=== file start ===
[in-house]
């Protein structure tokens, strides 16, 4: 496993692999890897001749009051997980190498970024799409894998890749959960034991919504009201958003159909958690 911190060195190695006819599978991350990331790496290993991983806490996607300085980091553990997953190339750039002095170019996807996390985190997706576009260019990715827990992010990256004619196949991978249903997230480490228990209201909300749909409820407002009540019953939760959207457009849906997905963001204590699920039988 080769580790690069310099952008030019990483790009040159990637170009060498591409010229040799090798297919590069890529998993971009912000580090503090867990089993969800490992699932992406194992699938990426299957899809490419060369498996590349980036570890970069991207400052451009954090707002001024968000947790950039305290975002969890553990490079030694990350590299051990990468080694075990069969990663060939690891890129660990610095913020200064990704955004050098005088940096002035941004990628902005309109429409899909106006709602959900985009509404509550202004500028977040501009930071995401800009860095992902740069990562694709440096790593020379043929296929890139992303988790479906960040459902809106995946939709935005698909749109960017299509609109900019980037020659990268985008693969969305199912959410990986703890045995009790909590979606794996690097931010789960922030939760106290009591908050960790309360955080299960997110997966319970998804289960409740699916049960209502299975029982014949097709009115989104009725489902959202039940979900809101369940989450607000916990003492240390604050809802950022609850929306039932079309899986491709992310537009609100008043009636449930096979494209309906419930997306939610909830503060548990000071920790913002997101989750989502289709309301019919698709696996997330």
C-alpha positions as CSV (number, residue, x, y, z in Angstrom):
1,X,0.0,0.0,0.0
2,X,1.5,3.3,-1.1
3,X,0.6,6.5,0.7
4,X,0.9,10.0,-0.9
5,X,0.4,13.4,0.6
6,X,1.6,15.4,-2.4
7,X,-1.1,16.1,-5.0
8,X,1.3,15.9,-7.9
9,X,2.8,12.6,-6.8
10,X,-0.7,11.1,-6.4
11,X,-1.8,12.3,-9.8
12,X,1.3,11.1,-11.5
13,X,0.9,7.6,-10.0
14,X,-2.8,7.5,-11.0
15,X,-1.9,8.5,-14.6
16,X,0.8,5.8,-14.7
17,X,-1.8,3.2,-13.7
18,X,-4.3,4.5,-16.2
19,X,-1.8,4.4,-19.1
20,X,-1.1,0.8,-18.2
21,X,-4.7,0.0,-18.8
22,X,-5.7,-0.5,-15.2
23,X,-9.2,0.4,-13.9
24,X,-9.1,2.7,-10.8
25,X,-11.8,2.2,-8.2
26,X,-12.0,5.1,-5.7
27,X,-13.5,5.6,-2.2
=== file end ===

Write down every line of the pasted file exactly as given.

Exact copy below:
[in-house]
């Protein structure tokens, strides 16, 4: 496993692999890897001749009051997980190498970024799409894998890749959960034991919504009201958003159909958690 911190060195190695006819599978991350990331790496290993991983806490996607300085980091553990997953190339750039002095170019996807996390985190997706576009260019990715827990992010990256004619196949991978249903997230480490228990209201909300749909409820407002009540019953939760959207457009849906997905963001204590699920039988 080769580790690069310099952008030019990483790009040159990637170009060498591409010229040799090798297919590069890529998993971009912000580090503090867990089993969800490992699932992406194992699938990426299957899809490419060369498996590349980036570890970069991207400052451009954090707002001024968000947790950039305290975002969890553990490079030694990350590299051990990468080694075990069969990663060939690891890129660990610095913020200064990704955004050098005088940096002035941004990628902005309109429409899909106006709602959900985009509404509550202004500028977040501009930071995401800009860095992902740069990562694709440096790593020379043929296929890139992303988790479906960040459902809106995946939709935005698909749109960017299509609109900019980037020659990268985008693969969305199912959410990986703890045995009790909590979606794996690097931010789960922030939760106290009591908050960790309360955080299960997110997966319970998804289960409740699916049960209502299975029982014949097709009115989104009725489902959202039940979900809101369940989450607000916990003492240390604050809802950022609850929306039932079309899986491709992310537009609100008043009636449930096979494209309906419930997306939610909830503060548990000071920790913002997101989750989502289709309301019919698709696996997330």
C-alpha positions as CSV (number, residue, x, y, z in Angstrom):
1,X,0.0,0.0,0.0
2,X,1.5,3.3,-1.1
3,X,0.6,6.5,0.7
4,X,0.9,10.0,-0.9
5,X,0.4,13.4,0.6
6,X,1.6,15.4,-2.4
7,X,-1.1,16.1,-5.0
8,X,1.3,15.9,-7.9
9,X,2.8,12.6,-6.8
10,X,-0.7,11.1,-6.4
11,X,-1.8,12.3,-9.8
12,X,1.3,11.1,-11.5
13,X,0.9,7.6,-10.0
14,X,-2.8,7.5,-11.0
15,X,-1.9,8.5,-14.6
16,X,0.8,5.8,-14.7
17,X,-1.8,3.2,-13.7
18,X,-4.3,4.5,-16.2
19,X,-1.8,4.4,-19.1
20,X,-1.1,0.8,-18.2
21,X,-4.7,0.0,-18.8
22,X,-5.7,-0.5,-15.2
23,X,-9.2,0.4,-13.9
24,X,-9.1,2.7,-10.8
25,X,-11.8,2.2,-8.2
26,X,-12.0,5.1,-5.7
27,X,-13.5,5.6,-2.2